Carl Jung - Collective Unconscious Concept of Collective Unconscious at Jung Jung concept of collective unconscious is based on his experiences with schizophrenic persons since he worked in the Burgholzli psychiatric hospital. Though initially Jung followed the Freudian theory of unconscious as the psychic strata formed by repressed wishes, he later developed his own theory on the unconscious to include some new concepts. Archetypes constitute the structure of the collective unconscious - they are psychic innate dispositions to experience and represent basic human behavior and situations. The most important of all is the Self, which is the archetype of the Center of the psychic person, his/her totality or wholeness. Archetypes manifest themselves through archetypal images (in all the cultures and religious doctrines), in dreams and visions. The collective unconscious is an universal datum, that is, every human being is endowed with this psychic archetype-layer since his/her birth. Jung about the Collective Unconscious

Accueil - ECOLE MASSAGE CHINOIS TOULOUSE The Top 10 Psychology Studies of 2010 The end of 2010 fast approaches, and I'm thrilled to have been asked by the editors of Psychology Today to write about the Top 10 psychology studies of the year. I've focused on studies that I personally feel stand out, not only as examples of great science, but even more importantly, as examples of how the science of psychology can improve our lives. Each study has a clear "take home" message, offering the reader an insight or a simple strategy they can use to reach their goals , strengthen their relationships, make better decisions, or become happier. If you extract the wisdom from these ten studies and apply them in your own life, 2011 just might be a very good year. 1) How to Break Bad Habits If you are trying to stop smoking , swearing, or chewing your nails, you have probably tried the strategy of distracting yourself - taking your mind off whatever it is you are trying not to do - to break the habit. J. 2) How to Make Everything Seem Easier J. 3) How To Manage Your Time Better M. J.

Carl Gustav Jung Un article de Wikipédia, l'encyclopédie libre. Vous lisez un « article de qualité ». Carl Gustav Jung Carl Gustav Jung photographié en 1910 Carl Gustav Jung (prononcé [ˈkarl ˈɡʊstaf ˈjʊŋ] écouter) est un médecin, psychiatre, psychologue et essayiste suisse né le 26 juillet 1875 à Kesswil, canton de Thurgovie, et mort le 6 juin 1961 à Küsnacht, canton de Zurich, en Suisse alémanique. Penseur influent, il est l'auteur de nombreux ouvrages de psychologie et de psychosociologie en langue allemande traduits en de nombreuses autres langues. Carl Gustav Jung a été un pionnier de la psychologie des profondeurs en soulignant le lien existant entre la structure de la psyché (c'est-à-dire l'« âme », dans le vocabulaire jungien) et ses productions et manifestations culturelles. Père fondateur d'une psychologie des cultures, il a rassemblé autour de ses travaux des générations de thérapeutes, d'analystes et d'artistes. Biographie[modifier | modifier le code] Premières années[modifier | modifier le code]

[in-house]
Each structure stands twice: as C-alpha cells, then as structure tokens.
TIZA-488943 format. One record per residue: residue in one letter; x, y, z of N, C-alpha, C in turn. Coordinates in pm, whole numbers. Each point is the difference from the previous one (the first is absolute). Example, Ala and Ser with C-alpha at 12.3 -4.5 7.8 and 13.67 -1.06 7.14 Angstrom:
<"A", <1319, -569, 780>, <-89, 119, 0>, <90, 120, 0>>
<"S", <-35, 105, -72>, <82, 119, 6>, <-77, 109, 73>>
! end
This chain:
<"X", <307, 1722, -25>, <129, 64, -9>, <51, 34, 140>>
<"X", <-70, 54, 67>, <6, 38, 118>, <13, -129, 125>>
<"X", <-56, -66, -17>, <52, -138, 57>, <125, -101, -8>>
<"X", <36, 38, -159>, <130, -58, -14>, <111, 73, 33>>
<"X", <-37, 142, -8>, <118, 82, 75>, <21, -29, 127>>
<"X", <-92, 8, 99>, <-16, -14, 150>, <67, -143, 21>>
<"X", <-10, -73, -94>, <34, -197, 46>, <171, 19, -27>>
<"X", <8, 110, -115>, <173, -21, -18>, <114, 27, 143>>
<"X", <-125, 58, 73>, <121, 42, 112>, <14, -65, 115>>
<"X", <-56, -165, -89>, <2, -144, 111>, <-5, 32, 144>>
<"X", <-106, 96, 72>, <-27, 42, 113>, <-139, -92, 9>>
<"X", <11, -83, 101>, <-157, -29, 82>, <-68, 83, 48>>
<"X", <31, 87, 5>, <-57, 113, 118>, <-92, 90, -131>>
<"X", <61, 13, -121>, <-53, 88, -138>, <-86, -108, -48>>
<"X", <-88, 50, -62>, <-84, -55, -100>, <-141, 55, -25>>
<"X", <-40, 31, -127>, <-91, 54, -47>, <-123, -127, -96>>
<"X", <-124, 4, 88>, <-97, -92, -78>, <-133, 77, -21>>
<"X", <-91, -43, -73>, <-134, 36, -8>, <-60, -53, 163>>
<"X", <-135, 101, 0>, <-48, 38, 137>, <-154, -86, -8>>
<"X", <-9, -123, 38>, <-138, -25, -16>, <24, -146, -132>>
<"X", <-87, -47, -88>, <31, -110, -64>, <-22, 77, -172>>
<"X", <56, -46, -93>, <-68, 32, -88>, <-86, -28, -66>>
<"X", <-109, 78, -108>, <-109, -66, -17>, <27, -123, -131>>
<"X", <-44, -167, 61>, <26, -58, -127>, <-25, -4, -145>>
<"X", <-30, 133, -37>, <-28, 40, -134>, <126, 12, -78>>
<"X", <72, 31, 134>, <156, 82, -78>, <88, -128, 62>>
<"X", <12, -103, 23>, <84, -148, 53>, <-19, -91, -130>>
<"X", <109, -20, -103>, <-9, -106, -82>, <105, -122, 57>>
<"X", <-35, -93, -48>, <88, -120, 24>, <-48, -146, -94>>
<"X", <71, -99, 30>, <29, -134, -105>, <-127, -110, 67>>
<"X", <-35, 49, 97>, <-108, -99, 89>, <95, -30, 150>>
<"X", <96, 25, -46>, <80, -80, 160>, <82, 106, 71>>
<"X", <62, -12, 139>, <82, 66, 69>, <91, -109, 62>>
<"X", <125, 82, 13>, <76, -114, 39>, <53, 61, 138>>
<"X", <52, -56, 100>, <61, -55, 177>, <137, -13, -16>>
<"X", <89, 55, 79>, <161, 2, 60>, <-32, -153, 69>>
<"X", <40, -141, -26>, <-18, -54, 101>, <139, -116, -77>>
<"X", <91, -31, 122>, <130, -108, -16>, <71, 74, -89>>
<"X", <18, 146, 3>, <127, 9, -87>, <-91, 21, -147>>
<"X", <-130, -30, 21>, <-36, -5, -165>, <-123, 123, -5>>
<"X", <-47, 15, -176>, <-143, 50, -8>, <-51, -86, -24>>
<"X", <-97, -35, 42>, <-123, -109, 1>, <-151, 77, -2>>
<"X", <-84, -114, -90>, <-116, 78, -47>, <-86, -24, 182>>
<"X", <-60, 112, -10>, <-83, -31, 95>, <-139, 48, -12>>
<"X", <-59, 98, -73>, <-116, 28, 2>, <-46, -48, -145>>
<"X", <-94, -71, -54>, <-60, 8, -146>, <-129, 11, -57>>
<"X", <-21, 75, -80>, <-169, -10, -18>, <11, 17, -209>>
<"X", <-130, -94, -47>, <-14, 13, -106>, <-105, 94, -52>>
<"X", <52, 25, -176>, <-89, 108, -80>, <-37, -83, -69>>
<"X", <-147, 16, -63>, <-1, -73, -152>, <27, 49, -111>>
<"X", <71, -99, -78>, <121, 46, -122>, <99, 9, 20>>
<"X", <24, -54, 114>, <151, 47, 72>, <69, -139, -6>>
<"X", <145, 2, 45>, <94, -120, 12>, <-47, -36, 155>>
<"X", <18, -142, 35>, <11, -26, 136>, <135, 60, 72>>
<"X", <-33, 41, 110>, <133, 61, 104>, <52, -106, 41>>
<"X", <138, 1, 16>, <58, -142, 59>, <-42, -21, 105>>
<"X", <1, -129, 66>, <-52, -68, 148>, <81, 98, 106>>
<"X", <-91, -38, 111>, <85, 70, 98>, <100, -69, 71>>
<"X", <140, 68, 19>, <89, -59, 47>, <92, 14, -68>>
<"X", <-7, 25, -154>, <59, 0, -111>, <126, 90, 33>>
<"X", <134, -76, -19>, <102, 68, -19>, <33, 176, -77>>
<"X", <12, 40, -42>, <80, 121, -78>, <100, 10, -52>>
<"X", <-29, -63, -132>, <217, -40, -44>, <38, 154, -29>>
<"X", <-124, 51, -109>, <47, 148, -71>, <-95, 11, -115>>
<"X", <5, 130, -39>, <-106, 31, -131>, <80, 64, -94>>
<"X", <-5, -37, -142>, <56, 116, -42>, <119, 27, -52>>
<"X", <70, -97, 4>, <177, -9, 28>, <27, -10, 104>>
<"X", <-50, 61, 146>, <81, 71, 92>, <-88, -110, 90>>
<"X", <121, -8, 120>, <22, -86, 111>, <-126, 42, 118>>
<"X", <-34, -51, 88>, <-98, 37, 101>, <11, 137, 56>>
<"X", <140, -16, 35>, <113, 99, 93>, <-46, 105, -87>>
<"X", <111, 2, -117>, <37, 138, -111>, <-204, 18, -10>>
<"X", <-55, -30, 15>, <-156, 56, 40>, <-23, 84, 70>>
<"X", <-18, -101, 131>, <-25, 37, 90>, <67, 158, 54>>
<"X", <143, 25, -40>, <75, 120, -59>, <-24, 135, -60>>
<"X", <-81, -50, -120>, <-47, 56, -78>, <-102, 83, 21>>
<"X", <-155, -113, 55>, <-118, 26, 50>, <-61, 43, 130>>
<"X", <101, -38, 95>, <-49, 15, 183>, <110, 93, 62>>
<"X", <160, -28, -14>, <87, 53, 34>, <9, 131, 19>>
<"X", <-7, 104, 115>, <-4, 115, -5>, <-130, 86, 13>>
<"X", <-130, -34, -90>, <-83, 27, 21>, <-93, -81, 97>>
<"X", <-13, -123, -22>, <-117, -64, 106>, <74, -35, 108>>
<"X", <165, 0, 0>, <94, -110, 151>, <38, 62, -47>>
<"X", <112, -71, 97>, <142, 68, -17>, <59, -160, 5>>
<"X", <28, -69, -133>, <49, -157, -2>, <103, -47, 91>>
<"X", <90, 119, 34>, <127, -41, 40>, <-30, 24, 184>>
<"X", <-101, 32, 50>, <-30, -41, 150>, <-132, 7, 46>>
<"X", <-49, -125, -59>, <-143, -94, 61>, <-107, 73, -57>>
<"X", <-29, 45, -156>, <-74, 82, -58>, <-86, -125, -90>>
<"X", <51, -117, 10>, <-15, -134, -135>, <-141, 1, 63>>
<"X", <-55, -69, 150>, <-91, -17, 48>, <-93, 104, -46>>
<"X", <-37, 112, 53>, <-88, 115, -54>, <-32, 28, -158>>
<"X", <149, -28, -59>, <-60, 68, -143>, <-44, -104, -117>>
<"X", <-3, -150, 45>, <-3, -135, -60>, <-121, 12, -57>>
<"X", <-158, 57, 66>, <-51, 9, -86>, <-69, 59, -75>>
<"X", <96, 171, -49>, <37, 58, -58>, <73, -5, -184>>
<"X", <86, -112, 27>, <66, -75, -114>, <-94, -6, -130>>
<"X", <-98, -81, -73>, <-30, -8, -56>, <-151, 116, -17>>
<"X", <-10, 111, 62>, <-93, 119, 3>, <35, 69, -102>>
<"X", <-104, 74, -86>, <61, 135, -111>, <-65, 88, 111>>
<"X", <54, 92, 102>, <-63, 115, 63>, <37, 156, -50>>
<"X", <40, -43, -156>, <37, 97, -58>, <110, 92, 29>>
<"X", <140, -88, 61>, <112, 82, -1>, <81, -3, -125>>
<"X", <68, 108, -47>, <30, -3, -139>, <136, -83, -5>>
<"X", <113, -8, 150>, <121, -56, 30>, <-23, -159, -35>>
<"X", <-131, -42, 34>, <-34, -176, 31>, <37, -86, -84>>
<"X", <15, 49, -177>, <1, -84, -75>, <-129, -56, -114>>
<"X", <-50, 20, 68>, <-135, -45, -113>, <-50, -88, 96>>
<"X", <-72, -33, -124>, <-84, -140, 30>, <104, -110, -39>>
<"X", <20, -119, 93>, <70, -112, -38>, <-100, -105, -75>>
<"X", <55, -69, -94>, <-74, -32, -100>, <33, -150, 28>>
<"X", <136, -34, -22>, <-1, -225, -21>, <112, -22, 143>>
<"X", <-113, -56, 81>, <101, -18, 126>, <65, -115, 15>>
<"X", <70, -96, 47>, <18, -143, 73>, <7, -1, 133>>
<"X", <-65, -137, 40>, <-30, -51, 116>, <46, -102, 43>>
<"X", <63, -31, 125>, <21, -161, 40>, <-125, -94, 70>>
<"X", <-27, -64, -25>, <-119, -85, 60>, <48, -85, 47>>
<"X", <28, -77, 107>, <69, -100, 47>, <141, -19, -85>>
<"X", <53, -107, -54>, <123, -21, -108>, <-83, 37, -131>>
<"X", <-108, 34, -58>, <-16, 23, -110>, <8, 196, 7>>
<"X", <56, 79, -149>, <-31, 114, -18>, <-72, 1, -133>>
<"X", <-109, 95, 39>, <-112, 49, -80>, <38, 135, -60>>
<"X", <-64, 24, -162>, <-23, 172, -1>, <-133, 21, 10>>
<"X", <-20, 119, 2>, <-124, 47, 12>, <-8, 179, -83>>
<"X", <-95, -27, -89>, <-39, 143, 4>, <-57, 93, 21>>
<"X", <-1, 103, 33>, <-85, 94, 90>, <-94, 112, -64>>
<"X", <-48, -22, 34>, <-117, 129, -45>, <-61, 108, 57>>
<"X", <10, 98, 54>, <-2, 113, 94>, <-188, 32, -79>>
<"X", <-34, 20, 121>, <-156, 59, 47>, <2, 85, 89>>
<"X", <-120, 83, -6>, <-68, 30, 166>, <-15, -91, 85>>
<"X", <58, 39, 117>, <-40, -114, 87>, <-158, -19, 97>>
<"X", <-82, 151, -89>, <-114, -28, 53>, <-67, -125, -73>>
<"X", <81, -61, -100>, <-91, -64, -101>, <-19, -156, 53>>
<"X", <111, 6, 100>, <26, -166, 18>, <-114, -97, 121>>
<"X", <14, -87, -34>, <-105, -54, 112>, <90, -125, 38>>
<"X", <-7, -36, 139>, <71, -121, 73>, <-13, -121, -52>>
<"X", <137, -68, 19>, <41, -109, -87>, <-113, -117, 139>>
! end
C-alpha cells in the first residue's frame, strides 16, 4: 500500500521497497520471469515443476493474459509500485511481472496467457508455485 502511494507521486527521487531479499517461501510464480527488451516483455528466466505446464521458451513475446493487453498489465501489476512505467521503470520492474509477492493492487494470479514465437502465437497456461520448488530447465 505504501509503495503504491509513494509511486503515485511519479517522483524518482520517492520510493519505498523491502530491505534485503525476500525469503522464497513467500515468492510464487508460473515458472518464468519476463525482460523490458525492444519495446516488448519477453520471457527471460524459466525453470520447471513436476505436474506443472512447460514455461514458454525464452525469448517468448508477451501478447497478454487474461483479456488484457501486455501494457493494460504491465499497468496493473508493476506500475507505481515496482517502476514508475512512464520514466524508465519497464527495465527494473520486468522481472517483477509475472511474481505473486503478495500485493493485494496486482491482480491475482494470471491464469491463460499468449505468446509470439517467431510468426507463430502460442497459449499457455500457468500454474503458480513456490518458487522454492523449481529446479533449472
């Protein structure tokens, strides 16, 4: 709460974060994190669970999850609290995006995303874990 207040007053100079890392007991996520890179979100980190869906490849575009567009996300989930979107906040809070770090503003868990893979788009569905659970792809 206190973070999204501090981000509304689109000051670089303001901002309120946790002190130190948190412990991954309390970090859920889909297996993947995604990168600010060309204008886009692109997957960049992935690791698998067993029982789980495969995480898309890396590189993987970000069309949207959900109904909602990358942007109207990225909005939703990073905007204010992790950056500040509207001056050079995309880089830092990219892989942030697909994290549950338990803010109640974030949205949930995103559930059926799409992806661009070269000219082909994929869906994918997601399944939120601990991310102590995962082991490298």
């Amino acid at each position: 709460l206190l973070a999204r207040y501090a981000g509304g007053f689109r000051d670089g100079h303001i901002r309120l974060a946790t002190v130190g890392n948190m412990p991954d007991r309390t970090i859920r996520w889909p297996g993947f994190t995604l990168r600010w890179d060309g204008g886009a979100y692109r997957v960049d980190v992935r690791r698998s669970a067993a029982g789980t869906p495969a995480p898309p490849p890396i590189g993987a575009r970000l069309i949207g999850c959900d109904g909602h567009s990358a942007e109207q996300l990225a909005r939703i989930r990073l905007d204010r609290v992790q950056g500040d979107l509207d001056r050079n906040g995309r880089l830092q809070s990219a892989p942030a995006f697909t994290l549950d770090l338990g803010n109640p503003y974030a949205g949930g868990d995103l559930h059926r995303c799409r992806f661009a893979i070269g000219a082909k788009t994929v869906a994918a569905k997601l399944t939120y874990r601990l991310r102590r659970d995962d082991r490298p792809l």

Dieta cognitiva, inteligencia colectiva y arquitecturas de la ... The Secret Language of Symbols A Guide to The Structure of Spiritual Emblems There is a secret language we all recognize, but few are fluent in- the language of symbols. Symbols surround us in myriad forms and form an inextricable part of our daily lives, yet unlike our spoken languages, schooling in symbolism is left to the individual initiative. Many of the symbols we take for granted today as static signs of religious or secular life were created long ago, representations of the movements of earth and heaven, symbols of the seasons, and representations of cosmic and earthly deities. Signs used in modern magick and Western religious traditions share a common ancestry that dates before the creation of writing. Knowing how to recognize these smaller units will allow you to decipher many of the larger symbols whenever you encounter them. The basic building blocks of symbolism The Circle is the most common and universal signs, found in all cultures. The cross is in this case actuality two separate signs-